A good argument against child labor will attempt to show, not that child labor is morally repugnant, but that it is worse than some feasible alternative. That means accepting the consequences of what laws against child labor actually do. Similarly, arguing that capitalism is bad requires not a description of the extreme poverty that exists in some relatively capitalist societies (e.g. Guatemala, China) but rather some evidence that the outcomes produced by some alternative system would be better.


3 Responses to “Feasible Options”

  1. tripinchina Says:

    The GPI shows zero growth in the US because it was in fact US corporations and their ruling elite, aided by the US government, who reaped the most cash since the 1970s rather than working men and women. Meanwhile, the effects of this unbalanced prosperity on the infrastructure, community ties, environment, educational system, etc. for ordinary US people have been *very* negative indeed. But any sociology student could tell you that. When I see a number that confirms these truths, I’m pleasantly surprised!

    But I digress. So. Everyone knows that child laborers in Indonesia assemble Nike shoes for pennies an hour while Nike reaps an enormous profit. You really, really can’t think of a feasible alternative to this barbaric relation of production?

    The colonial history in this situation is typical: Indonesia was one of the most brutally exploited of all of Europe’s colonies such that *somehow* despite its rich supply of natural resources and key geopolitical position, it emerged from WWII (when Europe’s stranglehold on its colonies relaxed in general) as one of the world’s poorest countries. “Raped by the Dutch for 350 years and then saddled with a robbers’ “peace” by The Hague agreements, [you can read about it here] Indonesia needed foreign exchange so desperately that its nationalist government, no matter how much it hated the imperialists, granted them economic concessions” — thus U.S. business interests tightened their control over Indonesia’s economy and the stage was set for Nike.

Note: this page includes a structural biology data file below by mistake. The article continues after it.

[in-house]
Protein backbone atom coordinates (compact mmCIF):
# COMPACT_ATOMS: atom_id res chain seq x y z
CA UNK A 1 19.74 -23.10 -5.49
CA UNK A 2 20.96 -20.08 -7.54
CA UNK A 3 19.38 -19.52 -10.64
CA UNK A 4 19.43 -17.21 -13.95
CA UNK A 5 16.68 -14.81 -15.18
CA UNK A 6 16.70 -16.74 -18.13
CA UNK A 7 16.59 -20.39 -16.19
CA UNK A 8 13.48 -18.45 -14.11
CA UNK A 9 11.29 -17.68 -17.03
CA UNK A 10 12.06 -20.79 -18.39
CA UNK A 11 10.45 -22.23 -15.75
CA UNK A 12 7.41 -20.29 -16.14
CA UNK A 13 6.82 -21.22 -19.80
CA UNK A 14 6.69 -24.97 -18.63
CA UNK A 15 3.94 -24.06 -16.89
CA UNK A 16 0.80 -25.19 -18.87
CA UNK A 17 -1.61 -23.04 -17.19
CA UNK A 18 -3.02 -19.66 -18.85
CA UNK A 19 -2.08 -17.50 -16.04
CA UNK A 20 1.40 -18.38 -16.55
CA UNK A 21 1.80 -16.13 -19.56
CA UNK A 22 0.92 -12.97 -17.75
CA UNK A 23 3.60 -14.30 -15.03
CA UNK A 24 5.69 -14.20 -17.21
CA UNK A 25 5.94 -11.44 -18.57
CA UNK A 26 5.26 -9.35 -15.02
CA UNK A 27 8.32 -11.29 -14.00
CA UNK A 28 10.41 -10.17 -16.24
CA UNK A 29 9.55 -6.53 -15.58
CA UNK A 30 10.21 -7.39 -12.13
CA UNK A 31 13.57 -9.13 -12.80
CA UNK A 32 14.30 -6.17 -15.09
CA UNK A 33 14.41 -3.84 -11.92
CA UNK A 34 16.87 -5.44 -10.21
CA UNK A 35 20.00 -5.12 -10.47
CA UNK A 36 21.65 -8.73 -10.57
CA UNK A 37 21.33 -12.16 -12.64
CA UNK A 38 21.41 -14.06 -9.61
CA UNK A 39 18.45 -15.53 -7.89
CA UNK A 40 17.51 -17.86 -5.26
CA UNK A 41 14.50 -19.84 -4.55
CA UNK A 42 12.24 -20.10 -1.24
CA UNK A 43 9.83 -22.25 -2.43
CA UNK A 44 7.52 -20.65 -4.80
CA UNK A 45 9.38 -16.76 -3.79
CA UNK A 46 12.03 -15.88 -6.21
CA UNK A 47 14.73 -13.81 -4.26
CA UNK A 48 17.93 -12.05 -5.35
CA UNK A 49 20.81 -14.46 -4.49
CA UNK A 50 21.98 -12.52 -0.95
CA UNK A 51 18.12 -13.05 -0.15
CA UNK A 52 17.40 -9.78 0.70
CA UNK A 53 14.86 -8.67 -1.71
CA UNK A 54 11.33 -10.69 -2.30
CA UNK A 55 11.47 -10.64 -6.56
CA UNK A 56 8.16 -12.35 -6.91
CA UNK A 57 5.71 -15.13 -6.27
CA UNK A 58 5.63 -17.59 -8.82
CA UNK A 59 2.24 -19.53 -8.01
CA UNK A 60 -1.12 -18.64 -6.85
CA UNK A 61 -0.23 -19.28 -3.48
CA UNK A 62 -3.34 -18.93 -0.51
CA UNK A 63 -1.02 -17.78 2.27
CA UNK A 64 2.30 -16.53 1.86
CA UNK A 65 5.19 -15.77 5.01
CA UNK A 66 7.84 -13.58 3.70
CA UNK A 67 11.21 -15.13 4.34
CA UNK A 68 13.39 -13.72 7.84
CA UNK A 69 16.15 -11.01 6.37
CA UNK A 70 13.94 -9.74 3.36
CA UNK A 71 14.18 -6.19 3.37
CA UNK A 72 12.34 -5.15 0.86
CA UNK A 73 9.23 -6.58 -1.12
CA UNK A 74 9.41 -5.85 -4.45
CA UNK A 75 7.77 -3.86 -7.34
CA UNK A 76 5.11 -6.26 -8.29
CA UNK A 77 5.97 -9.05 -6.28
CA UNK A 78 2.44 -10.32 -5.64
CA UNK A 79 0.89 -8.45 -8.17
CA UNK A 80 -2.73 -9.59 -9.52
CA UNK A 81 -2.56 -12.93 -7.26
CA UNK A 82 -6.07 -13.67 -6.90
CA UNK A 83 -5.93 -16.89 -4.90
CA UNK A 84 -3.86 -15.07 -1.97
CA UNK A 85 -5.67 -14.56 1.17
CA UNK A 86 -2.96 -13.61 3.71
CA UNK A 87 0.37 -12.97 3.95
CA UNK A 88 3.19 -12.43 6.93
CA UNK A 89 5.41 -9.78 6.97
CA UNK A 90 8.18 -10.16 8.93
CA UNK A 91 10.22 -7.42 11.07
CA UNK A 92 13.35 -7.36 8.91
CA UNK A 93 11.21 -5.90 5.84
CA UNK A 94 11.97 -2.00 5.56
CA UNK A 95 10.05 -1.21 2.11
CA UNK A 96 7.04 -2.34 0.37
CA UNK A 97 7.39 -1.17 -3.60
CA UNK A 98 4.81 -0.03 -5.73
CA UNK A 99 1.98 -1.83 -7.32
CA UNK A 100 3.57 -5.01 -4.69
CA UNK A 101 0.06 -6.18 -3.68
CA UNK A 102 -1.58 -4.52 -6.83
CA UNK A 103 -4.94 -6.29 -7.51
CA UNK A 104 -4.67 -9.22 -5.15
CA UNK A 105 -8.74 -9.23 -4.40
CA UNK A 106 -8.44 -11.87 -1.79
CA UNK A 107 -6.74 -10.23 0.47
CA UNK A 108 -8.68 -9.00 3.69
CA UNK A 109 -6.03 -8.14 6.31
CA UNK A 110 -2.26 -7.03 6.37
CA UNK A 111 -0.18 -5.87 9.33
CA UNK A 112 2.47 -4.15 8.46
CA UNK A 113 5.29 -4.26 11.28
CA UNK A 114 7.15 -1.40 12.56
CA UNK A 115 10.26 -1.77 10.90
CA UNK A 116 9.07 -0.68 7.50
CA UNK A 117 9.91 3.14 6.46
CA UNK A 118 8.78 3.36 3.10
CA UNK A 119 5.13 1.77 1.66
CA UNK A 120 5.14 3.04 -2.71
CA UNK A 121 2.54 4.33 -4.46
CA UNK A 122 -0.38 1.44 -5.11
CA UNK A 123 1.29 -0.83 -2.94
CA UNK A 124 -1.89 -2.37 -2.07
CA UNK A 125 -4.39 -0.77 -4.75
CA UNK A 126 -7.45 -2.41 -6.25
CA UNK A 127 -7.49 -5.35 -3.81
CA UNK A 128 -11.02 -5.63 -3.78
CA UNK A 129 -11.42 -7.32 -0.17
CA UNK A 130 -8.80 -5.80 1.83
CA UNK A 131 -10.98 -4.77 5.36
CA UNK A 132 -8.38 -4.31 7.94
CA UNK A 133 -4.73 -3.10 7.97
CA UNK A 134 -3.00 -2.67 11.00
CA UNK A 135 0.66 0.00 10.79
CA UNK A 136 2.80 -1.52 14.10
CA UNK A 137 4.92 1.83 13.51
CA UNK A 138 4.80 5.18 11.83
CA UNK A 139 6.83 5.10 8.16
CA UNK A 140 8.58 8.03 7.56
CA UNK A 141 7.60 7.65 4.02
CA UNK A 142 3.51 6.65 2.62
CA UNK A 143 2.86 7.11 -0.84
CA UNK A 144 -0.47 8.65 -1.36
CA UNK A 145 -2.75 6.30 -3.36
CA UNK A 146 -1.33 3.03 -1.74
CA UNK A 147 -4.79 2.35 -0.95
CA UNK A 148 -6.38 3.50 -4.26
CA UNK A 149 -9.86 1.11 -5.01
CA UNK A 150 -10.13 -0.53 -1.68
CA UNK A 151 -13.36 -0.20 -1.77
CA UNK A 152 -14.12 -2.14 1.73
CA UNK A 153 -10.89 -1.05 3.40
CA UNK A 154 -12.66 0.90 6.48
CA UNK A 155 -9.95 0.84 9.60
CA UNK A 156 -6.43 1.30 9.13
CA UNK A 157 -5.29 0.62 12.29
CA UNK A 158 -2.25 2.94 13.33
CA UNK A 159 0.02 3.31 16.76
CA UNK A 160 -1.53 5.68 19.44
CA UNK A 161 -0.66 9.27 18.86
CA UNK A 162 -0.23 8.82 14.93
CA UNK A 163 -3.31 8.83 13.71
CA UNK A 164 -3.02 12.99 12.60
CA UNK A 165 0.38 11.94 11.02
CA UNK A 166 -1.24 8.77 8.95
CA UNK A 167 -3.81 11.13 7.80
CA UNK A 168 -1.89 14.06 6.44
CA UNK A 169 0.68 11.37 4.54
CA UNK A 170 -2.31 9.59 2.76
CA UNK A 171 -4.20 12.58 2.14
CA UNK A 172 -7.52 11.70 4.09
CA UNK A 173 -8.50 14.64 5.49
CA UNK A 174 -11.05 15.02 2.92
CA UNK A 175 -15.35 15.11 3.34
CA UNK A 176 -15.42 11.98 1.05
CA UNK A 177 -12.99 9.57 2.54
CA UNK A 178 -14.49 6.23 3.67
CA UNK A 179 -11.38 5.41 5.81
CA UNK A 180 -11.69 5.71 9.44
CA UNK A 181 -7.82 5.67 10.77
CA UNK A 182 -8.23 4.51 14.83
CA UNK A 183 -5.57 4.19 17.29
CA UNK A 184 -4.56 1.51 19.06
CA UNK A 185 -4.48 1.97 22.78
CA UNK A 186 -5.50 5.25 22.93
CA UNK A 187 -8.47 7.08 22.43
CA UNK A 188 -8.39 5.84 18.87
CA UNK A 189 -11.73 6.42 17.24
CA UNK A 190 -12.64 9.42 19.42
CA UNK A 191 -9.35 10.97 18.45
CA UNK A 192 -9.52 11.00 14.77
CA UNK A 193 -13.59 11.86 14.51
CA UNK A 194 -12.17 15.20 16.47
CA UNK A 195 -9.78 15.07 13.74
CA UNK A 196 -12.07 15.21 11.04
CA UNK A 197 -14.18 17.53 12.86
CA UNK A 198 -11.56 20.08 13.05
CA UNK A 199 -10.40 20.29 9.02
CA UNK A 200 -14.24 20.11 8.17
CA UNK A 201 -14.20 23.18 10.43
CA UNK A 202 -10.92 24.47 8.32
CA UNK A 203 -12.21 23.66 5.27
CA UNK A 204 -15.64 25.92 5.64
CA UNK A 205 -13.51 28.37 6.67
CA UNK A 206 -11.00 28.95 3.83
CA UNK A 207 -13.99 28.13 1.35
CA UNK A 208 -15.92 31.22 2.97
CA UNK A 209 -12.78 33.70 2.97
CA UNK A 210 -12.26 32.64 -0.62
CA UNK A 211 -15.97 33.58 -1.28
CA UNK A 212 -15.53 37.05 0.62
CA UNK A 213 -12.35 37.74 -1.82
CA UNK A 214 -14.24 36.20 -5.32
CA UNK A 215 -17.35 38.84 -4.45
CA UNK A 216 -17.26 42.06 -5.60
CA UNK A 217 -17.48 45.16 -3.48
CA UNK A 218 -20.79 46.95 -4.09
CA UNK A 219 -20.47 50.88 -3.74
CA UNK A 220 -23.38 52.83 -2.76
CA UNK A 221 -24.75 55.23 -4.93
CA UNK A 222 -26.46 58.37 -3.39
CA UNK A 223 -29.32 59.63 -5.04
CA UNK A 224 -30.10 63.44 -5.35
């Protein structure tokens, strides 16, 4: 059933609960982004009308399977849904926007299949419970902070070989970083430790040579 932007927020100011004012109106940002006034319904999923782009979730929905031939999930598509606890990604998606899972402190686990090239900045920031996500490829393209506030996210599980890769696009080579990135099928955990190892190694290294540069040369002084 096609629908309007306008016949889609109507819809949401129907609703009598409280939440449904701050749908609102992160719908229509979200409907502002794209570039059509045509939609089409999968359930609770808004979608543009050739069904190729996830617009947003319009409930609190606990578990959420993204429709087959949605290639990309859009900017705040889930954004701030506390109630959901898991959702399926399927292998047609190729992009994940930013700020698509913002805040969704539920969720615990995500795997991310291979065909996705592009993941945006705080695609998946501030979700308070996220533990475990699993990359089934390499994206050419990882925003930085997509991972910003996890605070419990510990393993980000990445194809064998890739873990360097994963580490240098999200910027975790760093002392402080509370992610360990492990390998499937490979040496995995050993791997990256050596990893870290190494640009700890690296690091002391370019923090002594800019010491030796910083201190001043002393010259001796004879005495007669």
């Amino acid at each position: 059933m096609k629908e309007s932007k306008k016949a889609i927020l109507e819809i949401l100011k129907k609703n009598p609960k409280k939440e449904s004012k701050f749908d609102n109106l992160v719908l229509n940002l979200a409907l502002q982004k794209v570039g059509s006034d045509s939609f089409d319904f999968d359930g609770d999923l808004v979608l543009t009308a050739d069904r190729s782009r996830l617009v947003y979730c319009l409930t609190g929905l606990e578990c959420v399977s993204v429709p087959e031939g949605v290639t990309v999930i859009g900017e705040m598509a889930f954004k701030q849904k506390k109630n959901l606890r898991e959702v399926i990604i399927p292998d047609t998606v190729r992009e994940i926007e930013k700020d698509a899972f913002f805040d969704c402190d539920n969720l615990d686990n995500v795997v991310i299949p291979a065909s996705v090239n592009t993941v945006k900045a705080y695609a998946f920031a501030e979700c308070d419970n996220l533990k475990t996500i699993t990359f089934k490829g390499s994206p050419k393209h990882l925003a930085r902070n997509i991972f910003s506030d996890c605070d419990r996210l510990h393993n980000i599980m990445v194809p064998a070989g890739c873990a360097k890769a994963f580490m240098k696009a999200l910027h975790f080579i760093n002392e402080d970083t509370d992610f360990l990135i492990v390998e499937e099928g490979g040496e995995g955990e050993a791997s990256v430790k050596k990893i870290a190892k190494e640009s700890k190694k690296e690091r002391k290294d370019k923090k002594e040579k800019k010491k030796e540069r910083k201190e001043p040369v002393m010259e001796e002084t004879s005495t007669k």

The rise in Indonesia’s GDP since then has been due not to Indonesian-owned companies trading profitably her resources, products, and services with the world in a free market, as a libertarian might reasonably hope, but rather to Multinational corporations, no doubt in collusion with elites in Indonesian society, making money unfettered by any kind of local regulation. Indonesia’s membership in the WTO since 1995 has no doubt contributed to this.

    What is a feasible alternative? How about labor-owned factories? How about local management and ownership of resources? How about a government that can stand up with dignity to its corporate masters? Oh but this last is unfeasible to the extreme, it seems, since the last such democratic agitation in the region (South Vietnam) met with the cruelest, most overwhelming military action of a rich nation (the US) against a poor one that the world has ever seen before or since.